Navigator Mac Macleod also baled out safely and like Harold Mace was also taken prisoner: he was to spend the rest of the war at Stalag Kopernikus, Poland.
Whilst a PoW he made this statement about the incident:
'I was rendered unconscious when the chute opened and being the first to leave I did not know the fate of the rest of the crew, but Mace told me he had seen the bodies of the others besides the machine, and that he was the only other survivor, and the Captain had been killed.'
The aircraft had, it seems, fallen victim to one of the fighters that had been designated to follow the bombers on the homebound journey. The fighter had clearly taken the crew completely by surprise and with devastating consequences.
Halifax LV903 crashed at Eckardtshausen a village about 8 km south of Eisenach. The map below shows that the strong winds had probably forced the aircraft at least 50 miles south of the briefed route.
The returning aircraft of 78 Squadron reported bombing at times between 22.23 and 22.58 hours. Assuming that LV903 bombed within the same time frame and then flown some 175 miles (about 45 minutes flying time) before being shot down it can be estimated that the time that the aircraft crashed was somewhere between 23.10 and 23.55 hours. German records merely state that the aircraft crashed on 24 March.
The six dead crew members' bodies were recovered by the Germans and buried at Eisenach Wartenberg Cemetery in Division 67 graves: 16-19 and later moved to Allied Plot Row 9 Graves 104 to 109.
Because this area was in the Russian Zone of occupation after the war it was not until 1950 that access to the graves was obtained by RAF Missing Research and Enquiry Unit. The bodies were recovered between 20 to 31 October and re-interred at the Berlin 1939-1945 War Cemetery on 1 November 1950.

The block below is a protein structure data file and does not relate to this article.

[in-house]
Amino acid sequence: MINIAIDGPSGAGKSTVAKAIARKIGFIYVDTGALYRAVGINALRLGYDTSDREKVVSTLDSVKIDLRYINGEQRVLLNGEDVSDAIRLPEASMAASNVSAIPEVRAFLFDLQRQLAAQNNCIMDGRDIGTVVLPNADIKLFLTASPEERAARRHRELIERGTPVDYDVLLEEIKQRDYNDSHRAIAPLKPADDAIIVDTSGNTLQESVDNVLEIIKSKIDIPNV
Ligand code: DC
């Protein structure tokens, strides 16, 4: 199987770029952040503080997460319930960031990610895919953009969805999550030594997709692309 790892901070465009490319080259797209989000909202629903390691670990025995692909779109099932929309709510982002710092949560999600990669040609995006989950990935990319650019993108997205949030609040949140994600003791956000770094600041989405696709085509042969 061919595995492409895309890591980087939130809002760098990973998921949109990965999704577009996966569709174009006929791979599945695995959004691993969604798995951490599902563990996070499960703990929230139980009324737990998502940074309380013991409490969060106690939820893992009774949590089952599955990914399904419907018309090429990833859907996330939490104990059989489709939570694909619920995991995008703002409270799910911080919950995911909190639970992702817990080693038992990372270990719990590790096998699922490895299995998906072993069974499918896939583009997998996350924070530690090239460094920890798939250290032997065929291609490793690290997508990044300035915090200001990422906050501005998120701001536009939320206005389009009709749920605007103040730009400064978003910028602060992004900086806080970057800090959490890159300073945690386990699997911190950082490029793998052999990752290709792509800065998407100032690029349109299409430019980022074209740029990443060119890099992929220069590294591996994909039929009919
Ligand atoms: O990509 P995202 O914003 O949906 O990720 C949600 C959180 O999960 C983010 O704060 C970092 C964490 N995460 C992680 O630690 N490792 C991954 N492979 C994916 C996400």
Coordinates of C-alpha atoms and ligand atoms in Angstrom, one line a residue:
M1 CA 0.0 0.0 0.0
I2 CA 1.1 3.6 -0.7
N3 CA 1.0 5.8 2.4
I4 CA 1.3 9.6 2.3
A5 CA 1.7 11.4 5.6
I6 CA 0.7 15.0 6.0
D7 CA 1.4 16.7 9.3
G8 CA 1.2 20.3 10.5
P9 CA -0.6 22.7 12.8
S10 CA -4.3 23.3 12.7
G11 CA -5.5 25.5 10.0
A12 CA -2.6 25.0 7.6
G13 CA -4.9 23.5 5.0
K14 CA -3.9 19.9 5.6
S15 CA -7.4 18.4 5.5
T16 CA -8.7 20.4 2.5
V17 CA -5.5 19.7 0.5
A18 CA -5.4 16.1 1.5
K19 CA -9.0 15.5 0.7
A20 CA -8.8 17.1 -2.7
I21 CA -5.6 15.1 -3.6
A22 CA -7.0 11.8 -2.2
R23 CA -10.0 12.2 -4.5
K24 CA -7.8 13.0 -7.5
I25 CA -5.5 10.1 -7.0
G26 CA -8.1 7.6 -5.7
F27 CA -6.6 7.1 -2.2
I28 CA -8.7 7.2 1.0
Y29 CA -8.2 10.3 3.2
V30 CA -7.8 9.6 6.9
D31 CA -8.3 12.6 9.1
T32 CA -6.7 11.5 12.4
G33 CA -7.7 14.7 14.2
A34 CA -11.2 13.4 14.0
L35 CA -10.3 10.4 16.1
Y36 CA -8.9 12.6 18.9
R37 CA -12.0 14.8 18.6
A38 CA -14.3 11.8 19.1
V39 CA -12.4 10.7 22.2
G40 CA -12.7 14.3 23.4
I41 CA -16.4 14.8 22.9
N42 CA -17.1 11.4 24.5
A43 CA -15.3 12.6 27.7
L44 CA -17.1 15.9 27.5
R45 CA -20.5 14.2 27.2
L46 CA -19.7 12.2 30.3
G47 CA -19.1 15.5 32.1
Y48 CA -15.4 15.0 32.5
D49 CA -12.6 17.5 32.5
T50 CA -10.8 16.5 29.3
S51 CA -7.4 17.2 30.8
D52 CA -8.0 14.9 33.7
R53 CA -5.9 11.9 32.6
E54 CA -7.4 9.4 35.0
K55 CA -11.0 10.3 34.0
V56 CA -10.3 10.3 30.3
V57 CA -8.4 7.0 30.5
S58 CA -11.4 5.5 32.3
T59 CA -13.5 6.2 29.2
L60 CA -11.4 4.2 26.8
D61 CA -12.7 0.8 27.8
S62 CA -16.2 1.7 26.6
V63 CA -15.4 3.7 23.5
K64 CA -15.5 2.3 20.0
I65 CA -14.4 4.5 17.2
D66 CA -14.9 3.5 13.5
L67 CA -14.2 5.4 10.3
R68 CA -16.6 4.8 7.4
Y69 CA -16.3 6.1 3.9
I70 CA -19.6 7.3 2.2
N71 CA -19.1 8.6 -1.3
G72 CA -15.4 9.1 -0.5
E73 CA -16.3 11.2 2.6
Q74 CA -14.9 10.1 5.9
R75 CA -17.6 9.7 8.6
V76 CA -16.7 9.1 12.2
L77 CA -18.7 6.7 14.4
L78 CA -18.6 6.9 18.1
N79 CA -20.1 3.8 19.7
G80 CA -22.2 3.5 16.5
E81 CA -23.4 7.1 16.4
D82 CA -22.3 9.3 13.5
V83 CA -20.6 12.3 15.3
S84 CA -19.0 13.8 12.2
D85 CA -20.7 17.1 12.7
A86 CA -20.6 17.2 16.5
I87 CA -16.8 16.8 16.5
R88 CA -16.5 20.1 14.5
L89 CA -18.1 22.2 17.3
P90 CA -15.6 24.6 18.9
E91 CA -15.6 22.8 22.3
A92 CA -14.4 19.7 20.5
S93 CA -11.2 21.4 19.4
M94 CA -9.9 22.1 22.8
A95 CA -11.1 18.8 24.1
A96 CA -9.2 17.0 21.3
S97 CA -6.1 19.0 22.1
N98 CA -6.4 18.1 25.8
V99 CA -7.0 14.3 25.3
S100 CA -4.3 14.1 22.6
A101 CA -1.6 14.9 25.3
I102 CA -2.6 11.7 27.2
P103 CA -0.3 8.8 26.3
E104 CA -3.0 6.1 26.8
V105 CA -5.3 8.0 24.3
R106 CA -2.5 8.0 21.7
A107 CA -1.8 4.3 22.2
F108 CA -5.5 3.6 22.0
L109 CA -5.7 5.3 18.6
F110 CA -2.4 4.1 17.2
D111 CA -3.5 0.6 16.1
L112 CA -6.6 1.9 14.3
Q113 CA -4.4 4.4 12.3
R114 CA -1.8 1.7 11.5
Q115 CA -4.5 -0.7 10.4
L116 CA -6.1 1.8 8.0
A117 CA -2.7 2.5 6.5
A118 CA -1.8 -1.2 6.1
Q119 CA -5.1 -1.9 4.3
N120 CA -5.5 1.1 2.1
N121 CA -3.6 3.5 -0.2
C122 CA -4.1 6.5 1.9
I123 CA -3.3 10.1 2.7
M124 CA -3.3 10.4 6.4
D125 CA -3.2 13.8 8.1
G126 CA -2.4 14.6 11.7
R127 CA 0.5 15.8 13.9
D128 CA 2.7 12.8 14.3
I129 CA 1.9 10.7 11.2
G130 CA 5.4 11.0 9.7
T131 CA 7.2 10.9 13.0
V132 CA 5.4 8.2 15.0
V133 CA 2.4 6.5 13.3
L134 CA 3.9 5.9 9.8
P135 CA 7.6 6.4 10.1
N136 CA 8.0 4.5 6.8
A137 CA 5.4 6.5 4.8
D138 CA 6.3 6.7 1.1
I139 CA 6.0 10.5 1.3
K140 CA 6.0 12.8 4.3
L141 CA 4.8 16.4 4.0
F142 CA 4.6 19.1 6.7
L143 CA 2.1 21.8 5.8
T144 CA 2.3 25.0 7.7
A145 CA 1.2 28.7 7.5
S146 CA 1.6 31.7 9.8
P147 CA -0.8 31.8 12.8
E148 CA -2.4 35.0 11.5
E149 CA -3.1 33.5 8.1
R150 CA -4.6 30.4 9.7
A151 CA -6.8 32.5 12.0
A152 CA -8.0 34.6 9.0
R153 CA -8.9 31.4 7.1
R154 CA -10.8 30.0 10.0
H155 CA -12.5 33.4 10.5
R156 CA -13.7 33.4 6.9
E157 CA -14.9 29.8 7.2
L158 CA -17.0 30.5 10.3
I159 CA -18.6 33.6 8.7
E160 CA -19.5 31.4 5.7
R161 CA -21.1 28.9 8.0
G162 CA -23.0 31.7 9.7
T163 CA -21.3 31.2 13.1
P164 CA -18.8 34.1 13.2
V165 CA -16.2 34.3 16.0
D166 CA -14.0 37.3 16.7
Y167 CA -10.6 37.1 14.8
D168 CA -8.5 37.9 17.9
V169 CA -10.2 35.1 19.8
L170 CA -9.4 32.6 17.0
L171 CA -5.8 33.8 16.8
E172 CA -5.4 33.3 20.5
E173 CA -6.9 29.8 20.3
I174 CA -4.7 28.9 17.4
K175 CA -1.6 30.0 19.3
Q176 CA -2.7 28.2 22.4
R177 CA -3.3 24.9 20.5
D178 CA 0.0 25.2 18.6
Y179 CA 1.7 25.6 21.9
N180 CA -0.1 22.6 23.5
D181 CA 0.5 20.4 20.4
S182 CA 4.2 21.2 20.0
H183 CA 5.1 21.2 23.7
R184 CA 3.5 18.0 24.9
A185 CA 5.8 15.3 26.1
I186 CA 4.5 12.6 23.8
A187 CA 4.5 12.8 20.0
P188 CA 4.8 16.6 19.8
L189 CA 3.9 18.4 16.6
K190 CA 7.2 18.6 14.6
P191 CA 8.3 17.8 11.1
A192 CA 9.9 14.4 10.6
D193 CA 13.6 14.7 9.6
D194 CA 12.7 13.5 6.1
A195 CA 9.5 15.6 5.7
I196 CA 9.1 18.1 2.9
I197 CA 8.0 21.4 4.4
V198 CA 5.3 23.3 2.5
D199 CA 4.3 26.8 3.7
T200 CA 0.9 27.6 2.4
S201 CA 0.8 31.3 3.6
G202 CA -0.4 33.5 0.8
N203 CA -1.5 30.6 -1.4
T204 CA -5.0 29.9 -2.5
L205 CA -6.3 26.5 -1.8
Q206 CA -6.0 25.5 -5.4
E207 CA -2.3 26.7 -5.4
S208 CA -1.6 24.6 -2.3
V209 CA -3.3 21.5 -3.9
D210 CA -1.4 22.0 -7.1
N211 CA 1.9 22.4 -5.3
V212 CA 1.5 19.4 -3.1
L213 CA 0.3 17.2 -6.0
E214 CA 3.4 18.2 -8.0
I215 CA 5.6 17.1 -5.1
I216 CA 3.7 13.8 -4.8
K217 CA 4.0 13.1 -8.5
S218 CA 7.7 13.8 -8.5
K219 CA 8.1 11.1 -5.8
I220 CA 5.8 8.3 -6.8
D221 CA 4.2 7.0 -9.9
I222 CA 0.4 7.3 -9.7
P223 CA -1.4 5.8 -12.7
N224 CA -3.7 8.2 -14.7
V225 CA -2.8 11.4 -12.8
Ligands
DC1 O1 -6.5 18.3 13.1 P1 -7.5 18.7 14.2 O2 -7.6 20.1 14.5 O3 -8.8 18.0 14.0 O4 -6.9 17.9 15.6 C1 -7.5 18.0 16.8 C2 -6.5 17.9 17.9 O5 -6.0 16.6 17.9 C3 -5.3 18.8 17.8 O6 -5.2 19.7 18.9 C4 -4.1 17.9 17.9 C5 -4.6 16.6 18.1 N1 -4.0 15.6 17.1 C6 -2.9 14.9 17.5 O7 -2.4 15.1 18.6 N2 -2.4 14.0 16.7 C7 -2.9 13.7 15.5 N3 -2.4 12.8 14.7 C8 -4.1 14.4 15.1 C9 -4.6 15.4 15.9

THE HIGH PRICE PAID BY 78 SQUADRON
Of the 36 squadrons involved in this raid on Berlin No. 78 Squadron suffered the greatest number of losses. 6 of the 21 despatched or 28.5% were lost compared to a loss rate for the force as a whole of 8.9%.
Halifax LV903 a probably victim of Oblt. Peter Ehrhardt of 8./NJG5, 20 km from Erfurt at 5.200m at 22.58 hrs, his first of 3 Abschüsse that night. He then claimed Halifax JB129, over Kassel at 5.600 m at 23:34 hrs and a third, another probable and an unidentified Lancaster, 20 km north of the Rheine at 5.800m at 00:18 hrs. (Nachtjagd Combat Archive (16 March 1944 - 11 May 1944) Part 2 - Theo Boiten))
Oblt. Ehrhardt survived the war and was credited with 25 Abschüsse. It has been variously reported that he was awarded the Deutsches Kreuz in Gold on the 1st January 1945, albeit not documented He died on the 5th May 1983 in Dusseldorf, Germany. ((Luftwaffe ACES - Biographies and Victory Claims (Mathews and Foreman) - Volume 1)
The other five 78 Squadron losses that night were:
Halifax III LW510 EY- Captained by F/O. Michael Arabin Wimberley 150168 RAFVR returned on one engine and crashed at Cranfield, Bedfordshire. All seven crew were killed. Four lie at Cambridge City Cemetery, two at Liverpool (Anfield) Cemetery and one at Westerham (St. Mary) Churchyard, Kent.
To read the story of this loss click here
Halifax III LW589 EY-G Captained by Fl/Sgt. Henry Jackson 655767 RAF was shot down by a fighter after flying homebound well south of the briefed route and crashed at Les Hautes-Rivieres (Ardennes)
All seven crew were killed and are buried in the Les Hautes-Rivieres Communal Cemetery. To read the story of this loss click here
Halifax III LW507 EY-K Captained by Fl/Sgt. Basil Thomas Smith 1389203 RAFVR crashed in the Berlin area. Sgt. Smith and Air Gunner Sgt. Leslie Daniels 1522943 RAFVR rest in the Berlin 1939-1945 War Cemetery. The other five crew became prisoners of war.
Halifax III LW518 EY-A Captained by Fl/Sgt. Henry Keith Barden 1451841 RAFVR was hit by flak and crashed at Fahlhorst. All seven crew were killed and lie in the Berlin 1939-1945 War Cemetery.
Halifax III LX355 EY-D Captained by Fl/Lt. Eric William Everett 138062 was shot up by a fighter over the target, abandoned near Den Haag. All seven crew were taken as prisoners of war.